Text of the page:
Tags: Gun Control | hunting in mississippi | landowners | private property

Hunting in Mississippi: 5 Things for Landowners to Know About Hunting on Private Property

By    |   Friday, 29 May 2015 01:25 PM

According the Mississippi Department of Wildlife, Fisheries, and Parks, about 80 percent of the land in Mississippi is privately owned, and while the benefits of being a landowner in the Magnolia State are plentiful, there are some regulations to keep in mind when hunting on your Mississippi property or granting others the permission to hunt on your property.

Here are five things for landowners to keep in mind about regulations that pertain to hunting on private property in Mississippi:

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1. Courtesy Card
Landowners who grant permission to others to hunt on their land should keep a copy of a courtesy card for each person granted permission to hunt on their land.

2. Deer Management Assistance Program (DMAP)

According to Mississippi Sportsman, “Since DMAP went statewide in 1985, there are currently about 650 cooperators representing roughly 1.7 million acres.”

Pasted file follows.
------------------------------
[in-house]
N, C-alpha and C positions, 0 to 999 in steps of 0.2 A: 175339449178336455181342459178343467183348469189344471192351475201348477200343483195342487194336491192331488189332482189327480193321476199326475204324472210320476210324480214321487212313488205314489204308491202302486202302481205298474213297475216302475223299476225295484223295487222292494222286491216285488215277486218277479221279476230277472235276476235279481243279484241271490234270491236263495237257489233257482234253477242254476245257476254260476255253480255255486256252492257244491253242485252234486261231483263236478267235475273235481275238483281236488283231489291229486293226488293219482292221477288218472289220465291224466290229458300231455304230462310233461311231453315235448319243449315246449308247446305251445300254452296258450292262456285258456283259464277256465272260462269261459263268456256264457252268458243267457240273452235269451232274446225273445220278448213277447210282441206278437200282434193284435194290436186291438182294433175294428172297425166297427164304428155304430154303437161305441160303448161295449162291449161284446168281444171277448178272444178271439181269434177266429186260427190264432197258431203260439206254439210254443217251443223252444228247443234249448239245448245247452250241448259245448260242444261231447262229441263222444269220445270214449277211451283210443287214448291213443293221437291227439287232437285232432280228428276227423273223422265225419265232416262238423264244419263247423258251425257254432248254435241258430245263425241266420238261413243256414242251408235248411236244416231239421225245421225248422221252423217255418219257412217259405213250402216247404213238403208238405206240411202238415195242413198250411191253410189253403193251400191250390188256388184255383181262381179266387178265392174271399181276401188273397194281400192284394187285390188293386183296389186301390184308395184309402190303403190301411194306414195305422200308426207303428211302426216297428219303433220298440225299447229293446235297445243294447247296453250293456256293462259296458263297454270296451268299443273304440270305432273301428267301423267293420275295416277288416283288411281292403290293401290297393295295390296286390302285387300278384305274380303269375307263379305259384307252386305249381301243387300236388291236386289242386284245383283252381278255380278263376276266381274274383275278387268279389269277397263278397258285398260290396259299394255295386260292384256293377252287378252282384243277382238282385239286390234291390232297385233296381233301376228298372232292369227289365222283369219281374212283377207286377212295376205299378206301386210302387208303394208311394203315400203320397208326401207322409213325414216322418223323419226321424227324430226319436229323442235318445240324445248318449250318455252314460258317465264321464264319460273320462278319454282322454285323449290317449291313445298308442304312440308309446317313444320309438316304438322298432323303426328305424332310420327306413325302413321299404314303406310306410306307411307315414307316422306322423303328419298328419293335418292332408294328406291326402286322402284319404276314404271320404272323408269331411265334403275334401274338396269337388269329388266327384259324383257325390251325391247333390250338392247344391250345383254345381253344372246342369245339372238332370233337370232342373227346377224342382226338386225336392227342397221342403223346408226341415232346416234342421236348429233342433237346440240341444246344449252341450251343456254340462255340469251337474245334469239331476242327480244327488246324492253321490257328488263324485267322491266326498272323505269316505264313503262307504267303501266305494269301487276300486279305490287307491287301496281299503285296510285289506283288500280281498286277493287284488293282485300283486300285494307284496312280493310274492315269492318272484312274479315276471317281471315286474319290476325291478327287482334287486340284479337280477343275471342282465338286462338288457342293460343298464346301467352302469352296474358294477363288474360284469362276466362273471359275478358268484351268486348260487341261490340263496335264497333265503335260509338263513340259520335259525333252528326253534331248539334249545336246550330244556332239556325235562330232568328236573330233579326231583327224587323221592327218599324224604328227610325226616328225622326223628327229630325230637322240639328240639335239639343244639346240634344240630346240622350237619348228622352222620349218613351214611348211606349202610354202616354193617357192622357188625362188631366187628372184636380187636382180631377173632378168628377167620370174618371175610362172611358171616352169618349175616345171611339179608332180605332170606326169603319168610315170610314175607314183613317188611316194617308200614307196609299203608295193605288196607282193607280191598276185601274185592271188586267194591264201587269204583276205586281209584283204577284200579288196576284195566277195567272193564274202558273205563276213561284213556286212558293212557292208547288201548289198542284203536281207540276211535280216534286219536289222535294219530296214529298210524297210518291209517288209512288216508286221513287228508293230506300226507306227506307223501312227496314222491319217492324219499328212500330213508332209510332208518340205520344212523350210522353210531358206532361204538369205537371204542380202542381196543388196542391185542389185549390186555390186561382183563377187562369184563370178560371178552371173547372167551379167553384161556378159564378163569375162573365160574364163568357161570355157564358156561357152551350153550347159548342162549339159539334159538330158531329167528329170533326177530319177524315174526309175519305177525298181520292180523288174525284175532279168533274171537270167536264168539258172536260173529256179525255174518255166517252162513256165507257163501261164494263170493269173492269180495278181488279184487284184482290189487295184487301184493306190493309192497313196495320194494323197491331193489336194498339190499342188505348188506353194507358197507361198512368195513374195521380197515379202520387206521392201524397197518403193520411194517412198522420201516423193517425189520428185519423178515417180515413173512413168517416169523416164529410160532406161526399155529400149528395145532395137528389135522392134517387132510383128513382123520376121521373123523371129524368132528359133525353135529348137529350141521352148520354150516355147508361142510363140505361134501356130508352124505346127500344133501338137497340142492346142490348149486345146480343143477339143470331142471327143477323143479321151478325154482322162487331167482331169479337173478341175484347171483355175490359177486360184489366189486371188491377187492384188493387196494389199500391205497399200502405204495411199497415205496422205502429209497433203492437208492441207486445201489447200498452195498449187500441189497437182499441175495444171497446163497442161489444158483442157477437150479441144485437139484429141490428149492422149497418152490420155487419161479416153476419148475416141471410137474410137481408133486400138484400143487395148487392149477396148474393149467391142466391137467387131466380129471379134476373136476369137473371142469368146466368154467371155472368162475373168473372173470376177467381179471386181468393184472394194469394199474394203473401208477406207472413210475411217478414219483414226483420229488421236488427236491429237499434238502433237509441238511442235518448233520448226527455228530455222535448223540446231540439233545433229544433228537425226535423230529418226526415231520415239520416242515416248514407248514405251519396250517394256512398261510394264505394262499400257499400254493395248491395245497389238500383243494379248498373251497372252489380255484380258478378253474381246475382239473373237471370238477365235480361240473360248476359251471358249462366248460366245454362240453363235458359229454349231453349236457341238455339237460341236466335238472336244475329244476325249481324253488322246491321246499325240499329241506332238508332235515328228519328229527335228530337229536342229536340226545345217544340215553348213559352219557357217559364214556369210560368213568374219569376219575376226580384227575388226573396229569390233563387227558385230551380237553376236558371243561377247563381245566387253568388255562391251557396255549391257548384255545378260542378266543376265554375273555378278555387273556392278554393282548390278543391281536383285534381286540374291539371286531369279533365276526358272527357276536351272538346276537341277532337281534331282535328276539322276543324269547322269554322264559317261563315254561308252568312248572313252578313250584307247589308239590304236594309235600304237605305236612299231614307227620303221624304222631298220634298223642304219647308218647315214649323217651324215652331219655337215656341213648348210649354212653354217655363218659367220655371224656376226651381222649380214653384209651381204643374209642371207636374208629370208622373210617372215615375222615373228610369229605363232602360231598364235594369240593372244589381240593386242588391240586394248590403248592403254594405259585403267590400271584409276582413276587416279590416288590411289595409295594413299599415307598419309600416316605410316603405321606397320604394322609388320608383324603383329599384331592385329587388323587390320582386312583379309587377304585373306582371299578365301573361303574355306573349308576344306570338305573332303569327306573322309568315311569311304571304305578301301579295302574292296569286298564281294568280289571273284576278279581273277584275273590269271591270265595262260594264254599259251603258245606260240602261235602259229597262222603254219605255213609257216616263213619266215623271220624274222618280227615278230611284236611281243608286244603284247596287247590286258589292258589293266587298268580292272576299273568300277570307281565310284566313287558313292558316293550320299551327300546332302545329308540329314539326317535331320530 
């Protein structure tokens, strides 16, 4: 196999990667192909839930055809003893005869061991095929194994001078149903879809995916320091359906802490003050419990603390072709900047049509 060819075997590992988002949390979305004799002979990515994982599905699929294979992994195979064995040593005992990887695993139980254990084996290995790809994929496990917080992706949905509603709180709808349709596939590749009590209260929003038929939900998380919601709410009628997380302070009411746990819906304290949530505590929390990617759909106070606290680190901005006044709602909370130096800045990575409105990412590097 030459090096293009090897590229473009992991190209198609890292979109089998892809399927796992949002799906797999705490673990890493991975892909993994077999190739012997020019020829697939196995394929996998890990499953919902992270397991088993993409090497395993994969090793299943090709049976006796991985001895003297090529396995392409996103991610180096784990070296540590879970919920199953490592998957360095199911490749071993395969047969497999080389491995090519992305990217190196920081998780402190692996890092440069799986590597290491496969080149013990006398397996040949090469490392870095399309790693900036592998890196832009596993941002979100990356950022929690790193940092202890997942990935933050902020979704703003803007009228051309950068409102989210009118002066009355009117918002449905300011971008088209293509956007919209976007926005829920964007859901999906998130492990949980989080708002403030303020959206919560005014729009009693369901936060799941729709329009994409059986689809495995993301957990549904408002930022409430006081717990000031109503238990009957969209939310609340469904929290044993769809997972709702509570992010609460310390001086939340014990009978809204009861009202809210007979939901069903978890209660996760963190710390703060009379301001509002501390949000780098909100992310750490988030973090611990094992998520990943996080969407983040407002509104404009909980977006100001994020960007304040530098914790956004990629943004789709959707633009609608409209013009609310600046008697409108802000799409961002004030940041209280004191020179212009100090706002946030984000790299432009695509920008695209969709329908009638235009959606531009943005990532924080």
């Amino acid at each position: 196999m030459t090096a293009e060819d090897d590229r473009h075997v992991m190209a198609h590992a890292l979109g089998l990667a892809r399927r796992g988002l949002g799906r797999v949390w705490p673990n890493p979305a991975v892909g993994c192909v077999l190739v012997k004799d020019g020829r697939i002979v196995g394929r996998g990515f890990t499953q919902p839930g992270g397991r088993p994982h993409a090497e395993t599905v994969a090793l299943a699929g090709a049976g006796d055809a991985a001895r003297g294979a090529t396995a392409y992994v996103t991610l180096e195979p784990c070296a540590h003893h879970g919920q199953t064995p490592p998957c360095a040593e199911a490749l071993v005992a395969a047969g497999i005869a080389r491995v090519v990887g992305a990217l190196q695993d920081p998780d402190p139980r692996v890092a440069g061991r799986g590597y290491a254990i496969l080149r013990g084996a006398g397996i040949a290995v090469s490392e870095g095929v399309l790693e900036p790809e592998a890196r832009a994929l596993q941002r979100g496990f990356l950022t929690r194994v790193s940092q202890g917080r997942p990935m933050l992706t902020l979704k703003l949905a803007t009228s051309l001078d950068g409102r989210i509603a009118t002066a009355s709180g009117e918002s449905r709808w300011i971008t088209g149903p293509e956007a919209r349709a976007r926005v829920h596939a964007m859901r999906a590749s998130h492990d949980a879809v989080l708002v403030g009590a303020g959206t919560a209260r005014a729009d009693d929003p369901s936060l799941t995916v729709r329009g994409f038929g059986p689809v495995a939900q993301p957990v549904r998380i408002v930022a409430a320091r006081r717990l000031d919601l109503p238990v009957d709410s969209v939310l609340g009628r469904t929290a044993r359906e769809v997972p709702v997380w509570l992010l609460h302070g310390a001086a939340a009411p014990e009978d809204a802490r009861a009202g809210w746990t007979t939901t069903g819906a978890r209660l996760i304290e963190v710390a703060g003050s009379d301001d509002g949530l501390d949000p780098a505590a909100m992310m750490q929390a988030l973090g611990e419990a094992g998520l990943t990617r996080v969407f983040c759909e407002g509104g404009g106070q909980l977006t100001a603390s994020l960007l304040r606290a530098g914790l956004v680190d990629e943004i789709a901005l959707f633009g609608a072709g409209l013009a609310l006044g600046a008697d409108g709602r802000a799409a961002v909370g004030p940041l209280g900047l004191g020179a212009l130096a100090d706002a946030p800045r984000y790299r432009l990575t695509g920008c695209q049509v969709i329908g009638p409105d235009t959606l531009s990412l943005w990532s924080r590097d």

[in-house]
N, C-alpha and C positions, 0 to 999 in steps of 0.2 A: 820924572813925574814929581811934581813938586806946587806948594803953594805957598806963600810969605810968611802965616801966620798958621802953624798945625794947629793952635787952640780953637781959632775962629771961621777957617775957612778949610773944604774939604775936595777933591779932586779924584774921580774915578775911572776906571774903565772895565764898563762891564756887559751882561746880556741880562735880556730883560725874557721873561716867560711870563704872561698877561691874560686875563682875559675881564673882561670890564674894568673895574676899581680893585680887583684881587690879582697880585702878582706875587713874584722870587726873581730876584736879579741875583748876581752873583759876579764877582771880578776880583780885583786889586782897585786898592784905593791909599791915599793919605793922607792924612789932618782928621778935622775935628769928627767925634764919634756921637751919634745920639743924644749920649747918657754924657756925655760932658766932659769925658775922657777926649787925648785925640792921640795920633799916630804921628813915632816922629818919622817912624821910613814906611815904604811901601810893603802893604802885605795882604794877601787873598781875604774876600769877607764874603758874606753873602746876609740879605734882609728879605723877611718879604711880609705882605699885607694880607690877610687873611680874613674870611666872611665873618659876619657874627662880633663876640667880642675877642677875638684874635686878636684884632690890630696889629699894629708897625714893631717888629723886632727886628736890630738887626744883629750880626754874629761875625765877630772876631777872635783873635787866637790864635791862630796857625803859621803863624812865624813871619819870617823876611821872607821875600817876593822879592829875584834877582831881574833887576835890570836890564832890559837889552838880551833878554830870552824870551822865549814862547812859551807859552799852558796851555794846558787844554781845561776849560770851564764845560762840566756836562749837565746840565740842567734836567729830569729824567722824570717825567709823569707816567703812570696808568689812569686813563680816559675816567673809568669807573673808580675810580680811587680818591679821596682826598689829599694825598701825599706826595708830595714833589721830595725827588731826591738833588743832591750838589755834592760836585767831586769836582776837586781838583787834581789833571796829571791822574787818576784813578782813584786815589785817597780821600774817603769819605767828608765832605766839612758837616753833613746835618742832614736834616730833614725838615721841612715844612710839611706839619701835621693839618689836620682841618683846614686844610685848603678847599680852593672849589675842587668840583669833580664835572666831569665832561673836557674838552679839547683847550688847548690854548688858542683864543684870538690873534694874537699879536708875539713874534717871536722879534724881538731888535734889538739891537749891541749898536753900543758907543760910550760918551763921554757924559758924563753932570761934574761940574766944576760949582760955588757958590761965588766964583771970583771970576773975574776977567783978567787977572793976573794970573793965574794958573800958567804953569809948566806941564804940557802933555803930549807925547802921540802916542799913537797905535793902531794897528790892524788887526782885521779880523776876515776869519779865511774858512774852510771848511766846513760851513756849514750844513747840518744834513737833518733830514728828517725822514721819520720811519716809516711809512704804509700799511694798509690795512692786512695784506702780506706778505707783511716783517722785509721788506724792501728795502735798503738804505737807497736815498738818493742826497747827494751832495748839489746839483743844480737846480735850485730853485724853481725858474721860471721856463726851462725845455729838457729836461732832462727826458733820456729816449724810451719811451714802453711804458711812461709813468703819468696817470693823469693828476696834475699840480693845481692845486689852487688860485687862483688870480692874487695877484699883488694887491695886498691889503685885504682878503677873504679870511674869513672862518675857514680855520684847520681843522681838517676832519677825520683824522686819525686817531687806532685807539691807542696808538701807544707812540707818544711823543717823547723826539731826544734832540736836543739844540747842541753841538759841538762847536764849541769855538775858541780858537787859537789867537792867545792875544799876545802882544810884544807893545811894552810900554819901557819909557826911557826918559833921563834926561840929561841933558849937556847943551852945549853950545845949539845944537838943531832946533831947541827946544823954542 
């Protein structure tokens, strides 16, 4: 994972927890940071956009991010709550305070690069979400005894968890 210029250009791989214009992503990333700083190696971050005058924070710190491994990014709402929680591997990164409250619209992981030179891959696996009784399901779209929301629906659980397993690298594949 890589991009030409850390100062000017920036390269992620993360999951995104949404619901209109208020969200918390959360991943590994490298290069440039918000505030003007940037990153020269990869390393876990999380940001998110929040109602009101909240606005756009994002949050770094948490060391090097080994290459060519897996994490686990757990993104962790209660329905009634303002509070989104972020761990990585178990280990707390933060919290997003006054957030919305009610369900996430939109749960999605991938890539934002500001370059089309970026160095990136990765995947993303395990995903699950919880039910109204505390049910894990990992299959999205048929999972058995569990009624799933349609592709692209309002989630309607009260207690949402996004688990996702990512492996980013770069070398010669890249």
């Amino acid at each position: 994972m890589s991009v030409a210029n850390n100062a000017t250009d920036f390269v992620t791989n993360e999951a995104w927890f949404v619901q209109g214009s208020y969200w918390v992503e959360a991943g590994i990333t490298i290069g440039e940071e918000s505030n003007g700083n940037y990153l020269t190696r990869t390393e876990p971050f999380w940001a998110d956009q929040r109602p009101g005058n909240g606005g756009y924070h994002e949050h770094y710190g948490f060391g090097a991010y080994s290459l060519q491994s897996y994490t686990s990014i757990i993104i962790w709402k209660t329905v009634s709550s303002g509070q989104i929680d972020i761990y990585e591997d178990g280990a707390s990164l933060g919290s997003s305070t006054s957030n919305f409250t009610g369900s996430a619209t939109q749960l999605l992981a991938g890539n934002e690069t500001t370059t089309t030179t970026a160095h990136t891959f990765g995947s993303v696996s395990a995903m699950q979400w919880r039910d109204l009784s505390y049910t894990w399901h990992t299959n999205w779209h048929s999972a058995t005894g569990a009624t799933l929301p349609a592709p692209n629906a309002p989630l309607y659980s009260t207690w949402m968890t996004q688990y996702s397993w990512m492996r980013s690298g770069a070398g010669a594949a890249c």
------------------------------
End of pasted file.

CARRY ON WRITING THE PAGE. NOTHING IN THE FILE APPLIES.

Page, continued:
These cooperators are required to collect data on their deer harvests each season, which is accomplished by “pulling each deer’s jawbone for aging, recording deer weights, taking antler measurements and collecting lactation data on does.”

3. Nuisance Animals
As the Mississippi Department of Wildlife, Fisheries, and Parks declares, “Nuisance animals may be hunted, trapped, taken, killed, chased, or pursued on private lands. Landowners and any leaseholders may hunt nuisance animals year-round at any time of day or night with no weapon/caliber restrictions on property titled in their name or otherwise owned, or leased by them.” In Mississippi, nuisance wildlife includes beavers, coyotes, foxes, nutrias, skunks, and wild hogs.

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4. Headlighting

No person, landowner or not, is permitted to use headlighting as a means of hunting deer at night in Mississippi, and it is considered a Class I violation, which could equal a minimum of a $2,000 fine and forfeiting your hunting privileges for one to three years.

5. Trapping
Landowners should keep in mind that they cannot set traps that are within 100 feet of public roads. In addition, traps must be checked at least once every 36 hours.

This article is for information only. Please check current regulations before hunting.

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According the Mississippi Department of Wildlife, Fisheries, and Parks, about 80 percent of the land in Mississippi is privately owned, and while the benefits of being a landowner in the Magnolia State are plentiful, there are some regulations to keep in mind when hunting.
hunting in mississippi, landowners, private property
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2015-25-29
Friday, 29 May 2015 01:25 PM
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